Flip through your collection of quartet recordings and odds are that a saxophone—alto or tenor—in front of a rhythm section comprises the bulk of the sets. Trumpet out front might be next, followed by a variety of different instruments like guitar or vibes; and then you might (though I didn't) come across a lone trombone blowing in front of piano, bass, and drums.
Trombonist Frank Darmiento's Sudden Impact is that rare quartet offering. The disc mixes the leader's vibrant and solidly mainstream tunes—Darmiento won the 2003 Dallas Wind Symphony brass fanfare competition for composition—with a handful of well-chosen standards.
The set opens with "Lost in Aisle Seven," showcasing Darmiento's boldy forthright approach combined with the sparkling backing of his rhythm section. Pianist Joel Robin, bassist Steve Millhouse, and drummer Rob Wainwright have a sound that keeps bringing the Ralph Sharon Trio—Tony Bennett's rhythm section of choice— to mind. Clean, exquisite, tasteful, often understated, with the ability to turn up the heat when needed. They swing easy and punctuate the leader's flowing tones.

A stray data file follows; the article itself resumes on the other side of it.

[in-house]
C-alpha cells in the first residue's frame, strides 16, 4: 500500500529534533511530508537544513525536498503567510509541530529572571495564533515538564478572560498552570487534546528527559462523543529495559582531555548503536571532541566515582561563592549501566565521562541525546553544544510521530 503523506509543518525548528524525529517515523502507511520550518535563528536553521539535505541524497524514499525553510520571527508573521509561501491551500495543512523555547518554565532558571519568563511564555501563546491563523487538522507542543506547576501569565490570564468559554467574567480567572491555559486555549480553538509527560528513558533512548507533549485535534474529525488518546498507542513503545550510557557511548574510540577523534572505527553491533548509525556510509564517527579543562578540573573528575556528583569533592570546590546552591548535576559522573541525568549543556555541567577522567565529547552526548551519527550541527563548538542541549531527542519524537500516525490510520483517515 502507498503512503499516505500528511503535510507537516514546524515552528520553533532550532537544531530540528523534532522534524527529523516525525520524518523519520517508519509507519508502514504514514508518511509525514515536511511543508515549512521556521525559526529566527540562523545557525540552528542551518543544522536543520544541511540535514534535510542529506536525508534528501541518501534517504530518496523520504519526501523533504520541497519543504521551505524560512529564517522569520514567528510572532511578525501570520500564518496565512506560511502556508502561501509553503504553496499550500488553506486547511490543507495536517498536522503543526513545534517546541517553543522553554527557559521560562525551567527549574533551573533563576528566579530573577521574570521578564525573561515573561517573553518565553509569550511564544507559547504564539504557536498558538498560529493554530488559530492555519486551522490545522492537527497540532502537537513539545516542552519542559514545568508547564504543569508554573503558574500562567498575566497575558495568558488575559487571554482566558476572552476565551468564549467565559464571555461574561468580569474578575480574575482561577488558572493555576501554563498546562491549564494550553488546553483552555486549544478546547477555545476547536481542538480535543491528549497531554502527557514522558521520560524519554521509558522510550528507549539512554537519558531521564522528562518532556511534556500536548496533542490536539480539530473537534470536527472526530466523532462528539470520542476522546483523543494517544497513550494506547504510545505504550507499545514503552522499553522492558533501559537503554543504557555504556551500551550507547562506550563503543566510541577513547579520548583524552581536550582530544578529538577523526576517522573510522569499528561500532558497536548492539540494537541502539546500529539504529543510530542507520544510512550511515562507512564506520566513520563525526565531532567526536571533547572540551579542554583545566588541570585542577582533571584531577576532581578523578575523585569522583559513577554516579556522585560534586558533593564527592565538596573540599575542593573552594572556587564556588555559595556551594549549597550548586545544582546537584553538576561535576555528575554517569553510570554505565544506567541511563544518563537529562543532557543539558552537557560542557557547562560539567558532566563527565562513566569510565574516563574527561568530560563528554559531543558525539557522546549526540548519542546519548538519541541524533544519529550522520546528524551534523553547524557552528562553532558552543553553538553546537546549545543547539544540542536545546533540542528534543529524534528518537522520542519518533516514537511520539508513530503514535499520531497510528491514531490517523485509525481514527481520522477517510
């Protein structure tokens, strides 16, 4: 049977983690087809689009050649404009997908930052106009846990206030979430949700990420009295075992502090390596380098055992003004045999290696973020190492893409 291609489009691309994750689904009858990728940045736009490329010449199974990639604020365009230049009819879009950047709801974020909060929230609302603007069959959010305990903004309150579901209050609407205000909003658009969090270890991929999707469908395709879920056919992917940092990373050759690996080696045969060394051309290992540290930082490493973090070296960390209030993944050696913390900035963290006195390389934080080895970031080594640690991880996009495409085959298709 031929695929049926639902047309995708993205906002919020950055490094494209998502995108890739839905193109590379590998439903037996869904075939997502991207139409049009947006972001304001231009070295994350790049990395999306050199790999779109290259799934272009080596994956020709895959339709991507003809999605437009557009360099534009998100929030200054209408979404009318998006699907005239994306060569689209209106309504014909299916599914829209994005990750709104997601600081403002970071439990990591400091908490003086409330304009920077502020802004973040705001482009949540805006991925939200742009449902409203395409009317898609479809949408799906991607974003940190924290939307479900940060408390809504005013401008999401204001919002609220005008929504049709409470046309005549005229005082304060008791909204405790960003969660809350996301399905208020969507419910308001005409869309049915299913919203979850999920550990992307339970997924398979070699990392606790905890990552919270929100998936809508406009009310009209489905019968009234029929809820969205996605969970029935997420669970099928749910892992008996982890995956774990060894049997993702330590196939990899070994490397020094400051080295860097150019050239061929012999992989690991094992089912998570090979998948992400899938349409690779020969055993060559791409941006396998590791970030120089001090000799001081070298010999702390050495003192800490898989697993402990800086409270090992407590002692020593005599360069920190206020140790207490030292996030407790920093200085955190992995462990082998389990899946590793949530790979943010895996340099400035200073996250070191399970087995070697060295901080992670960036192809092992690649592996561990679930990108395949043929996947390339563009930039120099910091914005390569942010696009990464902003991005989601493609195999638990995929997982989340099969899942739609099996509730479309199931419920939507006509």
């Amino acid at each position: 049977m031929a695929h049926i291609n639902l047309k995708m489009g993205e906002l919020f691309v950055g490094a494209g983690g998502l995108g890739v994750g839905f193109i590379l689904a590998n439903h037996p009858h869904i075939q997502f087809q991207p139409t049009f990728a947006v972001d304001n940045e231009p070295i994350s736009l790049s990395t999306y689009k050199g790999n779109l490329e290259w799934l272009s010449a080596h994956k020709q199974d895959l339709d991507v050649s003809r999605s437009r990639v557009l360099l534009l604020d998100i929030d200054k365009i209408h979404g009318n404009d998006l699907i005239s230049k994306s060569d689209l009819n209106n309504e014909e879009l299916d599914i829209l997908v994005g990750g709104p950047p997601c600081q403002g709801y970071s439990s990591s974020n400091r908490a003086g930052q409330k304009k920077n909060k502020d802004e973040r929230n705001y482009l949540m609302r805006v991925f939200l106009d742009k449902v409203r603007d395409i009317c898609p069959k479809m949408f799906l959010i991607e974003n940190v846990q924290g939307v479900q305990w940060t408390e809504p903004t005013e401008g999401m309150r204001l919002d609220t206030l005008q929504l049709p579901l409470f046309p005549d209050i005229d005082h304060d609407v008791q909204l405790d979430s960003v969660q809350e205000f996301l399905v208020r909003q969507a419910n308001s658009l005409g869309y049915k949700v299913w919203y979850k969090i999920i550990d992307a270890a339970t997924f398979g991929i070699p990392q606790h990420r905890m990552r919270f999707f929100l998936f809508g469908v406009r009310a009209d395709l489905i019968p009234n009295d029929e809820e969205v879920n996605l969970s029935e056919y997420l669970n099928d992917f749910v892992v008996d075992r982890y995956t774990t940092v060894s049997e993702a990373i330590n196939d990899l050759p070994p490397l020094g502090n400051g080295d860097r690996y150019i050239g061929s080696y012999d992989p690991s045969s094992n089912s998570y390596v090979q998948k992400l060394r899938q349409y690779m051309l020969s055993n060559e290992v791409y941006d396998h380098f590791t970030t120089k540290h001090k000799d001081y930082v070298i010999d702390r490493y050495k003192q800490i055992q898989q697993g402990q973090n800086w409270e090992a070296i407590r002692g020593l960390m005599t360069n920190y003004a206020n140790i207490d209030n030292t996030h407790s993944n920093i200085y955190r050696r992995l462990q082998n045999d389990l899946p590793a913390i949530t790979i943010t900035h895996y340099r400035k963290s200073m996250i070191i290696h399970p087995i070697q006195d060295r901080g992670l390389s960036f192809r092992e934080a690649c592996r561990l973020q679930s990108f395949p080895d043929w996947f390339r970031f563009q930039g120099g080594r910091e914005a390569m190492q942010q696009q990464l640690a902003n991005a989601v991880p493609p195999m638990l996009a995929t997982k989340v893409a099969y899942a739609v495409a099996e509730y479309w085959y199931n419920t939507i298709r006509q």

The title tune takes the mood up-tempo, with the electric piano—featured on four cuts—acting as a glistening counterpoint to the darker hues of the trombone.
Henry Mancini's "Days of Wine and Roses," "Bye Bye Blackbird" (a melody that sounds here as if it were written with the trombone in mind), "How About You," "I Thought About You," and "My Old Flame" comprise the standard offerings, done straight-ahead; and Darmiento's "Lightning Always Strikes Twice" features the alto trombone's sharper tone, along with a touch of Latin piano. The tune is worth a several repeat button treatments on several counts, not the least of which is Robin Wainwright's unusual and entrancing high end percussion and kicking cymbal work.
Track Listing: Lost in Aisle Seven, The Days of Wine and Roses, Sudden Impact, My Old Flame, I Thought About You, Double Trouble, Bey Bye Blackbird, How About You?, Crusin', Lightning Always Strikes Twice, Rendevous on the Moon
Personnel: Frank Darmiento--tenor and alto trombone; Joel Robin--accoustic and electric piano; Steve Millhouse--accoustic and electric bass; Rob Wainwright--drums and cymbals
I love jazz because it is both challenging and exhilarating, and the endeavor of improvisation is the highest form of art.
I met so many great musicians--including my two earliest heroes, Maynard Ferguson and Dizzy Gillespie--by attending concerts
and being willing to treat them with the respect they deserve.
The best show I ever attended was the Pat Metheny/Ornette Coleman Song X concert at Cornell University.
The first jazz record I bought was an RCA compilation by Dizzy Gillespie.
My advice to new listeners is to not be afraid to listen to something because you're not familiar with the artists or the band or
the genre or anything - this is music that is best experienced through discovery.